One way to avoid this in the future is to be cognizant while you are operating your phone or camera. Once you have snapped pictures of an event, quickly scroll through them on your phone or camera, and delete any bad photos or images you know you’ll never use. This is an easy way to avoid having to do this at this point!
Once you have loaded and organized all of your images, your next step is to view each image and decide whether you want to keep it or trash it. Only keep the images you will do something with (i.e. make a print of, put into a slideshow, or put into your photo books). Trust me– you don’t need 50 pictures of the same shot of your 1-year-old stuffing his face with cake. Keep 3 of your favorites and move on. This is something I had to learn the hard way, because I have a very hard time parting with each moment, face, and pose!
The easiest way to view your images will be in your photo software of choice, or a photo viewer. It will take forever if you double click on each photo file, open it up big, and take 30 seconds deciding whether to keep it or not! Another option (for Mac users) is to go to each folder with those images, make the dialogue box big, and go to the “Cover Flow” icon at the top. This allows you to see your images big in a slideshow format, and you can easily arrow up and down through your images and simply press the “trash can” icon for the ones you don’t want to keep. Don’t forget to empty the trash when you’re done! 🙂
iPhoto Tip: If you have iPhoto, a cool little feature to help “hone down” quickly without having to delete is to go through all of your images and with the ones you like and want to do something with– select the little “heart” icon on the image. Then, you can create “smart albums” that are specific to the favorites in certain date ranges. For example, if you wanted to see the favorites for this summer, you could set the parameters to be “Photo is Favorite” and “Date is After 6/1/16” to view your Summer 2016 favorites. (There will also automatically be a “Favorites” album created that will store ALL images you have “hearted” as a favorite.)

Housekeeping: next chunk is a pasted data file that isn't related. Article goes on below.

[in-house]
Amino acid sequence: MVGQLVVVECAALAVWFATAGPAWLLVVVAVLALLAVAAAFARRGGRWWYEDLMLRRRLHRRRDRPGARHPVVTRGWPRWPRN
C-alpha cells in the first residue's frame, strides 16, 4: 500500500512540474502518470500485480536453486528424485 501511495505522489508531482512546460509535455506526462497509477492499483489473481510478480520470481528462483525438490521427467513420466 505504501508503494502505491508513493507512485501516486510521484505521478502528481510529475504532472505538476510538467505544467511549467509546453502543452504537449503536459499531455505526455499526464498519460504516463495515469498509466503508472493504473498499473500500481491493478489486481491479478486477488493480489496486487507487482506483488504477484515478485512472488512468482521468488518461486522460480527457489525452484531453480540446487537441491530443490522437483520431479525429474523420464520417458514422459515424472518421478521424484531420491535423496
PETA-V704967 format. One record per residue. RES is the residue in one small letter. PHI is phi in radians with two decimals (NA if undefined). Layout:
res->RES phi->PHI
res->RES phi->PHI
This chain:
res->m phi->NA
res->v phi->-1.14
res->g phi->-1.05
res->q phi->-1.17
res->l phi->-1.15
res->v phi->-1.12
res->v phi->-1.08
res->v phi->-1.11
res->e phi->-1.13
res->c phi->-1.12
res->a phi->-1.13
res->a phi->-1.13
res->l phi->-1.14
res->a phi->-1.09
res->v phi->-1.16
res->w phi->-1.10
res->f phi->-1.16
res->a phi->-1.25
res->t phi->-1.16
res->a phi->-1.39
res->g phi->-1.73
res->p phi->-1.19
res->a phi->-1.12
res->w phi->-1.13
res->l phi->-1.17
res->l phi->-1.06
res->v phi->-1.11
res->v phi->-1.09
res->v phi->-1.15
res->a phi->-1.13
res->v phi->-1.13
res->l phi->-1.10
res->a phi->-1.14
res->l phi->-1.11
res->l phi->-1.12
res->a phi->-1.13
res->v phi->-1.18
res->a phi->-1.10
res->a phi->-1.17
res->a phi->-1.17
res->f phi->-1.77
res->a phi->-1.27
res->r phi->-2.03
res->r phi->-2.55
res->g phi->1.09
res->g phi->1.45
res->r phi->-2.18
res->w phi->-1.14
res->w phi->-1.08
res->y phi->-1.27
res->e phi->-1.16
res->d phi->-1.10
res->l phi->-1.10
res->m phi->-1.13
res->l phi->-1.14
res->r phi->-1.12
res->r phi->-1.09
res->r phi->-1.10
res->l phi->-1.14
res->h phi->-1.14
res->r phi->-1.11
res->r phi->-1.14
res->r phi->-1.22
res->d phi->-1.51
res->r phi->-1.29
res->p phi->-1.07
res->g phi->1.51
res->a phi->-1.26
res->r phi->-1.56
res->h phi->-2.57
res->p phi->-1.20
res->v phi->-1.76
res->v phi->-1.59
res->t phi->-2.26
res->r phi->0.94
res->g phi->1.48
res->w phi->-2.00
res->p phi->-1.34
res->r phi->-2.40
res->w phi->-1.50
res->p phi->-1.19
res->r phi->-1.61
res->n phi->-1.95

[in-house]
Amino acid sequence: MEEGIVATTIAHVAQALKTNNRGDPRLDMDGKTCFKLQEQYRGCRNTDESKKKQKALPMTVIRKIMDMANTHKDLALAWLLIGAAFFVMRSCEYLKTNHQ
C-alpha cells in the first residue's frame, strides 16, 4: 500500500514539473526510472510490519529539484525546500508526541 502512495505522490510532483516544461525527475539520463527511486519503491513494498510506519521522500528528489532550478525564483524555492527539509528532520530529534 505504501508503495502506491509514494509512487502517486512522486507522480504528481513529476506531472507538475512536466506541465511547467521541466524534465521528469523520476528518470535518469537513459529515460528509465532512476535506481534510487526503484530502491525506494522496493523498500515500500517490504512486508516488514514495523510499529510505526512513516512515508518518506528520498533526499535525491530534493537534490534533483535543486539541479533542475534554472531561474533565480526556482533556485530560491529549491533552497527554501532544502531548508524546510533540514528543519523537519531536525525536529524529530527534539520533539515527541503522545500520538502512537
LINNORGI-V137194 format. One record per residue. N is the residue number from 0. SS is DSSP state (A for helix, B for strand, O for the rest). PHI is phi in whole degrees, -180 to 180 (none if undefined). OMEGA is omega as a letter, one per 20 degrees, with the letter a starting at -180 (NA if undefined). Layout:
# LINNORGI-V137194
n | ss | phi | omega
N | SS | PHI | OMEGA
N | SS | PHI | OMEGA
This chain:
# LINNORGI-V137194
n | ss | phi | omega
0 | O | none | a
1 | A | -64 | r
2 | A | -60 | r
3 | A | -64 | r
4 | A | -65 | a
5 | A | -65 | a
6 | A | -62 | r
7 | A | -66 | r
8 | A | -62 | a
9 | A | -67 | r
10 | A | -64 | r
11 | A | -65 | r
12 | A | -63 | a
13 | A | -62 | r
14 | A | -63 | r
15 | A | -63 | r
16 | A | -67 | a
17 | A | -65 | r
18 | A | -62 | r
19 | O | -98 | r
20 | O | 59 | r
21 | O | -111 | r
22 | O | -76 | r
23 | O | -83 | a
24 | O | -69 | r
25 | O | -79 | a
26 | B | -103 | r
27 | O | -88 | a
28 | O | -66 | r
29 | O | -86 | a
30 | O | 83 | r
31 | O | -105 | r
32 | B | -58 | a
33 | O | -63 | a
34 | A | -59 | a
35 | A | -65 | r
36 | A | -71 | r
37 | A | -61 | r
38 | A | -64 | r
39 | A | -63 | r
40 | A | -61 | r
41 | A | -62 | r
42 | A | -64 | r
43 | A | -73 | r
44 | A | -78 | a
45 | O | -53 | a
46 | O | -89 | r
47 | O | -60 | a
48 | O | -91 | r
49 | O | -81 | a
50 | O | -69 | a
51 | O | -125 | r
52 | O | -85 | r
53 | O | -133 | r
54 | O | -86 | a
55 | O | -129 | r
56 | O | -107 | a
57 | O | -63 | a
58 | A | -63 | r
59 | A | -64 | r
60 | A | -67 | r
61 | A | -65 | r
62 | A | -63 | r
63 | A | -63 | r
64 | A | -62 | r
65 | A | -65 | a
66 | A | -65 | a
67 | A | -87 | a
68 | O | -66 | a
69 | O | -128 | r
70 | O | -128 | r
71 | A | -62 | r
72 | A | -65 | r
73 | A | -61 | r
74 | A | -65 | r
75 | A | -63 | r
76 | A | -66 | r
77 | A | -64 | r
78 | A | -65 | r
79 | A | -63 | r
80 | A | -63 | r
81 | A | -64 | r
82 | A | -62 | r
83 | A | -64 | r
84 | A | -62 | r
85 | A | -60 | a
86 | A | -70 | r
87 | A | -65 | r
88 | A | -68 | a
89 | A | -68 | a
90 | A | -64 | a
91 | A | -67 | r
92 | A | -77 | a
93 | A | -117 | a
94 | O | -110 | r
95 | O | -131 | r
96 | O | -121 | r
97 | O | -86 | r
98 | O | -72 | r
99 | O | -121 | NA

Is this exhausting yet??
One last step in today’s post… and this one is an important one:
Back Up Your Images!
Computers do crash, and accidents do happen… trust me, it has happened to me more times than I would like to count! You will want to back up your images in a place somewhere other than your computer. Additionally, if you are a crazy-picture-take-woman like me, you will eventually want to move some of your pictures off of your computer altogether to a separate location.
I recommend buying a separate external hard drive for your photos. You can find little external hard drives for pretty cheap (with large amounts of storage) online. If you start with a minimum of 1 TB of storage, this should store quite a few year’s worth of images and/or videos for you.
The nice thing about backing up these images now is that they are NICE AND ORGANIZED! Simply drag your “year” folders onto the external hard drive (usually connected with a USB cord) and let it do its magic. These transfers can take several hours, so you may want to leave and do something else for awhile, but always double check and make sure everything copied over before deleting anything on your computer’s hard drive.
I usually keep the current year’s images on my computer’s hard drive and back up as I go, and then delete the previous year’s folder at some point once I have double checked they are successfully backed up on my external drive. If you want to be extra cautious, you can even buy two external drives and make two copies.
I will be back next Tuesday with the continuation of this post… today was a doozy! Next week will start to get a little more fun 🙂